My story always begins with, “My grandfather, my Zayde, was a Holocaust survivor.” Sometimes I am embarrassed by how salient that fact is to my identity. I have often pondered how strange it is to have an identity rooted in tragedy. My perception of myself and the way I engage with the world is inextricably shaped by the death and suffering of so many others relatively long ago. Trust me, it’s an awkward icebreaker.
Last month, I walked across the Diag on the way to the last class of my undergraduate career. I paused to wonder how many times I crossed the Diag over the last four years. It must have been in the hundreds. But what about the times I have not crossed? The times I entered the Diag without a destination on the other side, but with the intention to spend time at its center?
The first memory that comes to mind is the picture I took with my sister at her graduation four years ago. She had just finished her time at the University of Michigan, and I was about to begin mine. We took a cute picture of her on the ‘M’ while I stood behind it, as I had not yet earned the right to step on it.
Besides that picture, there were the days I spent hammocking in the lawns, some occasional moments of doing homework or waiting for friends on the benches, and times like the morning of April 29, when I stood in the Diag to hear names.
That day, it was Lori Kaye.
Throughout my time at the University, I have been part of the organization Students for Holocaust Awareness, Remembrance and Education. Every year in April or May, around Yom HaShoah — Holocaust Remembrance Day — we organize a 24-hour Reading of the Names vigil on the Diag. For 24 continuous hours, students and community members take half hour shifts reading names of victims of the Holocaust from a stack of about ten thick books — one name at a time.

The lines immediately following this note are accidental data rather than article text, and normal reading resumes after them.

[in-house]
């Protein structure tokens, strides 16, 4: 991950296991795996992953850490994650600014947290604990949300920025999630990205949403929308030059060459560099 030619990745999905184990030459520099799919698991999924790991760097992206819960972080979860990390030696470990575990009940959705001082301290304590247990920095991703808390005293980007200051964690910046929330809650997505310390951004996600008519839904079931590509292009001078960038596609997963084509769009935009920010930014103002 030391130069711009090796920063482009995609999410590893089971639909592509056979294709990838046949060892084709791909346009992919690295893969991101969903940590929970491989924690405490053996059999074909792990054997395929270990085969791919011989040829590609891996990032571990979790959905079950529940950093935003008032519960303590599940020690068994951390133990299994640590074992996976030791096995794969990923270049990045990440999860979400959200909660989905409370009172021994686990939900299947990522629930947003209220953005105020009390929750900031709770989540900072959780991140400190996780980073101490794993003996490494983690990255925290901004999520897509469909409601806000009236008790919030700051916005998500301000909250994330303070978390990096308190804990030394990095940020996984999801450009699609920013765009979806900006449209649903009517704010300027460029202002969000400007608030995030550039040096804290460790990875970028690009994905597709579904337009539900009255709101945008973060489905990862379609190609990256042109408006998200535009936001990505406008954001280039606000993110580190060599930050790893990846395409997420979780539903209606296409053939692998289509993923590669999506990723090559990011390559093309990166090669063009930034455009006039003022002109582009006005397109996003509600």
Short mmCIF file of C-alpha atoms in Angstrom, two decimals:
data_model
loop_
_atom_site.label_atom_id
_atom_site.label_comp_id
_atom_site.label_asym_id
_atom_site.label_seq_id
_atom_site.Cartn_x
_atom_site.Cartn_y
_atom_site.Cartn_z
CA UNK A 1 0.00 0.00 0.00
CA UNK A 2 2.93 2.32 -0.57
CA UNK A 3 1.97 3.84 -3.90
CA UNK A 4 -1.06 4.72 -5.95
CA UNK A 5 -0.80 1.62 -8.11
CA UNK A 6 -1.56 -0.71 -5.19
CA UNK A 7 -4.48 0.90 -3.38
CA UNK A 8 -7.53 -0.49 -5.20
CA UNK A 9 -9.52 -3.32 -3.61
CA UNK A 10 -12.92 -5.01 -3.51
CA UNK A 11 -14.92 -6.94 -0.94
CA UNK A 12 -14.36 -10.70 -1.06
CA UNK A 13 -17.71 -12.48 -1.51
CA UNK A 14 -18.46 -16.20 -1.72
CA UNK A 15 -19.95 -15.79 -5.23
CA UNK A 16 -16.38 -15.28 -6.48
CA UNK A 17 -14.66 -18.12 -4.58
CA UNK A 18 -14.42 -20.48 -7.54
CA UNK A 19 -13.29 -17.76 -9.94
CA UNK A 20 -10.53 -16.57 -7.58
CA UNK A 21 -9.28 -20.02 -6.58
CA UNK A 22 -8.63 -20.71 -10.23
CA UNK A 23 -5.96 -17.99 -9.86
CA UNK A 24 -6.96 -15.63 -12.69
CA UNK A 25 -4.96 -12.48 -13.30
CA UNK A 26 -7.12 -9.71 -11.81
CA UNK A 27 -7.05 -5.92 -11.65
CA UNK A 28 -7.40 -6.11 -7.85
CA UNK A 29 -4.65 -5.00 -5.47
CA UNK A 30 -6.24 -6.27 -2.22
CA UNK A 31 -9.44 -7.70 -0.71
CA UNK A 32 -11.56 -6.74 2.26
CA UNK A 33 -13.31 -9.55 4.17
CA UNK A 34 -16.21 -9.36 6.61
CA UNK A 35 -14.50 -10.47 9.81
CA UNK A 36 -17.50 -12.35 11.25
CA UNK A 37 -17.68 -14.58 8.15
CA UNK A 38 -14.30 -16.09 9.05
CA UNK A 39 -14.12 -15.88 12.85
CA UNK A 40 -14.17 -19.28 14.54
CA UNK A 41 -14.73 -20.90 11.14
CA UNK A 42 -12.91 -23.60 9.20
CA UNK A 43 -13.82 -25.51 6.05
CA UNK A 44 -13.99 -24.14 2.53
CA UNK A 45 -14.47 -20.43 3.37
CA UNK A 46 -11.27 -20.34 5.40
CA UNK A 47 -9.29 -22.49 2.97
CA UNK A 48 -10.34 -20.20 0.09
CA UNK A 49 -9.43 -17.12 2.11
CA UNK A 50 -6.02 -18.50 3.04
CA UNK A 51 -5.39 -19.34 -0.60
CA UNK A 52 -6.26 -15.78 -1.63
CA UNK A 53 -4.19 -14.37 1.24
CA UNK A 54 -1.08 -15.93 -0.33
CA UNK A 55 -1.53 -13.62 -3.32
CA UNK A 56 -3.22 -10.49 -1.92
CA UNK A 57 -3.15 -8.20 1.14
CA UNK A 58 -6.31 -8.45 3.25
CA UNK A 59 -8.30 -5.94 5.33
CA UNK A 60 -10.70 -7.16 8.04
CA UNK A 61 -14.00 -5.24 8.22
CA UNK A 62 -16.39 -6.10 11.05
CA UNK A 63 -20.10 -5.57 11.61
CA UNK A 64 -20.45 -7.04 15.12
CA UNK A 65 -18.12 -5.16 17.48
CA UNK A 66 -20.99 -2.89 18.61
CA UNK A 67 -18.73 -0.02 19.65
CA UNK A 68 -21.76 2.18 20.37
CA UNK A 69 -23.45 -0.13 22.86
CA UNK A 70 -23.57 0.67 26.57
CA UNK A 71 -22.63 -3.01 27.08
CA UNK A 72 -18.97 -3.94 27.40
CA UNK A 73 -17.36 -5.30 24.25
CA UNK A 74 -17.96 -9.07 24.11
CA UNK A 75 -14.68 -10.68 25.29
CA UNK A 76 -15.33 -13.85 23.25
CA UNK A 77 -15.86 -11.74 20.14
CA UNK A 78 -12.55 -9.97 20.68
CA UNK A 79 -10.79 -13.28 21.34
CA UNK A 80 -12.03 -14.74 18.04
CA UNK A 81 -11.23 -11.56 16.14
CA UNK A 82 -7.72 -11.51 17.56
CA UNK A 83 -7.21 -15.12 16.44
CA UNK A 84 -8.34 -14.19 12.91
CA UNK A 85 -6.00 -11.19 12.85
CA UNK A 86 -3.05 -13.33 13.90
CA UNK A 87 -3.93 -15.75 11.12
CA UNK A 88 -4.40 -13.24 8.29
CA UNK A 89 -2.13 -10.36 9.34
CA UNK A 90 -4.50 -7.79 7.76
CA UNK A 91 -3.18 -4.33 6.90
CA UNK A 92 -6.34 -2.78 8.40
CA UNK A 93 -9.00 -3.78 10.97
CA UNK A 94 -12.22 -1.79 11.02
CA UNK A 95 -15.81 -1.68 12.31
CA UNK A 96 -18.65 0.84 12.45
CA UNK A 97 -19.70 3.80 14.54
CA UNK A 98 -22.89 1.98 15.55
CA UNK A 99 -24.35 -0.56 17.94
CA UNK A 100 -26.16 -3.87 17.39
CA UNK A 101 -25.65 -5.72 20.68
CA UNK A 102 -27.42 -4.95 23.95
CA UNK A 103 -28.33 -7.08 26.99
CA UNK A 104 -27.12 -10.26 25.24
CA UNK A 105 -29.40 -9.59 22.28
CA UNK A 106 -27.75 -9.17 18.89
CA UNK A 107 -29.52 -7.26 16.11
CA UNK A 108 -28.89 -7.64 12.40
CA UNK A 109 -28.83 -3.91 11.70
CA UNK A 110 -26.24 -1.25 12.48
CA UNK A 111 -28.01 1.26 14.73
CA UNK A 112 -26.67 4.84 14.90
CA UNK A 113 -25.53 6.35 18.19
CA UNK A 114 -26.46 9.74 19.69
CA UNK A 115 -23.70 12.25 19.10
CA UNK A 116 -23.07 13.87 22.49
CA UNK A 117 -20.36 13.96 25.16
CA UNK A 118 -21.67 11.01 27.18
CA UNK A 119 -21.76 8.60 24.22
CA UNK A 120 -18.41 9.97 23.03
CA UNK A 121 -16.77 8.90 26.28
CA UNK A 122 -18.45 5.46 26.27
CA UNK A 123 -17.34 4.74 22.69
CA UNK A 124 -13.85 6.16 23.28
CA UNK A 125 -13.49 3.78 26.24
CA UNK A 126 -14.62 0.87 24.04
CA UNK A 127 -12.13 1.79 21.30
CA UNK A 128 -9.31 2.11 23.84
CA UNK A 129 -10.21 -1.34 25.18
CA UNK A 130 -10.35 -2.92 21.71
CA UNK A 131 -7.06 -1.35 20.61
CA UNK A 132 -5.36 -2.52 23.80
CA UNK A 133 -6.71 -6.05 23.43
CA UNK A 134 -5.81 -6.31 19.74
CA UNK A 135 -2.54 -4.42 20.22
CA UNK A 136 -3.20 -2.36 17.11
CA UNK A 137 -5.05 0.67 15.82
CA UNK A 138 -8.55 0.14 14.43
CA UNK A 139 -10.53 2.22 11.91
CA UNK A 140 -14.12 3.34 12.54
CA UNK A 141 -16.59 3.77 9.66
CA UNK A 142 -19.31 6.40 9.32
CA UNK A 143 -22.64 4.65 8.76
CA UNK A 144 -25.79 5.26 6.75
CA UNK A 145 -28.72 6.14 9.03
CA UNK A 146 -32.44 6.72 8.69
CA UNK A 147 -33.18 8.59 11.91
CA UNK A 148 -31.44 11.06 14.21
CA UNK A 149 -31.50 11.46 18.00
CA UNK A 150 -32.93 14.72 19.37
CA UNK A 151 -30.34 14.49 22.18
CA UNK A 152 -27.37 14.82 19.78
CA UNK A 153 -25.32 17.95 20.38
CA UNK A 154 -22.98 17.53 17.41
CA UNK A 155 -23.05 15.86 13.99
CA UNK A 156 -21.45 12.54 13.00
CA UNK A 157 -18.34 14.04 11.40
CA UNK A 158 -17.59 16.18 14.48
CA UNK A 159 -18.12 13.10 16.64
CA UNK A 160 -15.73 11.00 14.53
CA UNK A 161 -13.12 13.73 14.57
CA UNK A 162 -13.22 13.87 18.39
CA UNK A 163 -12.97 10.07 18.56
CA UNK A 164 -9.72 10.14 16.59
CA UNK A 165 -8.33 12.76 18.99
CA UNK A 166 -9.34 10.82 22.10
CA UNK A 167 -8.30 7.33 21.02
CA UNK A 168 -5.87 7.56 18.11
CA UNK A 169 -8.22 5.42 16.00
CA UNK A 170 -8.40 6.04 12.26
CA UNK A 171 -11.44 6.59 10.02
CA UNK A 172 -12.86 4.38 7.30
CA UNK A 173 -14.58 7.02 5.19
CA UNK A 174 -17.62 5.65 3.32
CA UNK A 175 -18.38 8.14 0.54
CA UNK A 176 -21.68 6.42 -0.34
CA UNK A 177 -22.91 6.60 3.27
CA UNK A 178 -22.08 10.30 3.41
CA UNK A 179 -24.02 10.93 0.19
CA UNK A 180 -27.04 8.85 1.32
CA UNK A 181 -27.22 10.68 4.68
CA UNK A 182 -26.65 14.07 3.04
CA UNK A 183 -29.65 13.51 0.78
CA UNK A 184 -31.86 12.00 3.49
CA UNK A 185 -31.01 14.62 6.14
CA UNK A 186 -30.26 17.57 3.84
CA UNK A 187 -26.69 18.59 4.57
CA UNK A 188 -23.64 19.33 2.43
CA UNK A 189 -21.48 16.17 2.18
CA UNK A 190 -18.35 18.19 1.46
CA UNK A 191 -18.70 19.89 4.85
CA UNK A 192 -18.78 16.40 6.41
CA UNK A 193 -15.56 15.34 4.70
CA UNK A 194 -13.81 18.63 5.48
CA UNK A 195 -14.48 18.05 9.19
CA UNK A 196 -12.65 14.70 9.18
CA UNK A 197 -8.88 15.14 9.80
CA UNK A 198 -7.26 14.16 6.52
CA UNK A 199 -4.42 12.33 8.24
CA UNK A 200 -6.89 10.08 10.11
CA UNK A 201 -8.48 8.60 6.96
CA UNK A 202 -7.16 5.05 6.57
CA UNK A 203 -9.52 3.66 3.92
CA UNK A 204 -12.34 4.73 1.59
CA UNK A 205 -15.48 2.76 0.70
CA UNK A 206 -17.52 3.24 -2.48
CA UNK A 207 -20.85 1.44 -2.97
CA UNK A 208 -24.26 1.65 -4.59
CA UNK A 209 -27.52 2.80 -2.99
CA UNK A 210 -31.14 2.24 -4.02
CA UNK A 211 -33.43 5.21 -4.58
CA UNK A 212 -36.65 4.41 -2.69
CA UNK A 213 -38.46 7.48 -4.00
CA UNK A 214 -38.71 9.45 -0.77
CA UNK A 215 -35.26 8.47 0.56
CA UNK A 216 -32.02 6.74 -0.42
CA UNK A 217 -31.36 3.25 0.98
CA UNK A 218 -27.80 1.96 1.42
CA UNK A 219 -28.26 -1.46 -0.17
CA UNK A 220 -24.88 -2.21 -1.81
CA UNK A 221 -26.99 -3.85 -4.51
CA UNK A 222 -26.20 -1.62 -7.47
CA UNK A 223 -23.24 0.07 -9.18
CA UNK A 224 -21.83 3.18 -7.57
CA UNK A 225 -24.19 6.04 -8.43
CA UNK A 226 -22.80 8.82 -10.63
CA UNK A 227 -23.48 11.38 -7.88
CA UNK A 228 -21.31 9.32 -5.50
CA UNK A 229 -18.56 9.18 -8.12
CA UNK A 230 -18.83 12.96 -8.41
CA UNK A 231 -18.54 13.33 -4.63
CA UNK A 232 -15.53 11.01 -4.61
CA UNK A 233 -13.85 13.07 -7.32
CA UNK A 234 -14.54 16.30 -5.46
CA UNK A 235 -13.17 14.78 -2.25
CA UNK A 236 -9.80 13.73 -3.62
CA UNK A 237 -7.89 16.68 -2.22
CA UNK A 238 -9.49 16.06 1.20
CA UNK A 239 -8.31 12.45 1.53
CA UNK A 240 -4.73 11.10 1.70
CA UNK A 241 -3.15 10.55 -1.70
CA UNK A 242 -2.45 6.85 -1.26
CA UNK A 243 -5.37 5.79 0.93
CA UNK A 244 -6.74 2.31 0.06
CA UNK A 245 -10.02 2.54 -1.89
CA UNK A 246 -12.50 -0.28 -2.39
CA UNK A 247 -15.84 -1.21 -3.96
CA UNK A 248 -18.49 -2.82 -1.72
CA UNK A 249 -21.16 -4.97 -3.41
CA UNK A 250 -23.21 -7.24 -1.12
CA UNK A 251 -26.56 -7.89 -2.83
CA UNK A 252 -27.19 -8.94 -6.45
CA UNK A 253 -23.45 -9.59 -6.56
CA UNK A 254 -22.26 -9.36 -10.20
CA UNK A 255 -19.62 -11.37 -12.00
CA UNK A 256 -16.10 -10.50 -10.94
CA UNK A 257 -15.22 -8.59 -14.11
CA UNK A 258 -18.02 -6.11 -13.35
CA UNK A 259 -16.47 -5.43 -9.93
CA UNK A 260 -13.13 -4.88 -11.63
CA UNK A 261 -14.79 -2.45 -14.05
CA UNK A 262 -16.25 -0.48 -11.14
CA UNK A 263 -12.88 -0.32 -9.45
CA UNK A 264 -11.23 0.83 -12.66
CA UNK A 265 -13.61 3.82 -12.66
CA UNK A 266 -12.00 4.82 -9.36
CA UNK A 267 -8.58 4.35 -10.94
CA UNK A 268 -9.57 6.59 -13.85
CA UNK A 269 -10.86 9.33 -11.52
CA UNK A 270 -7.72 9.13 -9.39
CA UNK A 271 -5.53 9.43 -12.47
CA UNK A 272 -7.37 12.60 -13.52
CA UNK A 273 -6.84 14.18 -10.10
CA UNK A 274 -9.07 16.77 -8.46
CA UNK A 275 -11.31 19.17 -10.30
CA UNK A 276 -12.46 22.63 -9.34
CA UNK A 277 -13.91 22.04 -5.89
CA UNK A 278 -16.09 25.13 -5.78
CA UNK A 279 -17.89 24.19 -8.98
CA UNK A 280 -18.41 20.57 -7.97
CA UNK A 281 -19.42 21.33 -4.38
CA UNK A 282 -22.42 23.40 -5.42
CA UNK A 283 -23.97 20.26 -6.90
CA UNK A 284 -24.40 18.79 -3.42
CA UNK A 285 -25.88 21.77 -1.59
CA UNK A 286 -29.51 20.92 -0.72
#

In April 2016, I sat on the Diag to read names, then again in April 2017 and again in April 2018.
In October 2018, my friend Zainab accompanied me to the Diag to hear names. Zainab and I have often bonded over the similarities between her Muslim and my Jewish identity. The two of us are no strangers to histories of marginalization and targeted violence toward these identities, and we have mourned victims of that violence together. That day, it was Cecil Rosenthal, and ten more names.
In March 2019, I accompanied Zainab to the Diag to hear names. That day, it was Mucaad Ibrahim and 49 more. I did not linger too long to listen to names that day, though, because we had to run.
Zainab and I fled the Diag after reports of an active shooter in a nearby building. We huddled behind a barricaded door on the fourth floor of Hatcher Graduate Library for upwards of an hour-and-a-half, repeating, “this doesn’t feel real.” Fortunately, it was not real. It was a fear-fueled false shooter alarm prompted by the sound of popping balloons, which coincided with a vigil for victims of yet another instance of identity-based violence.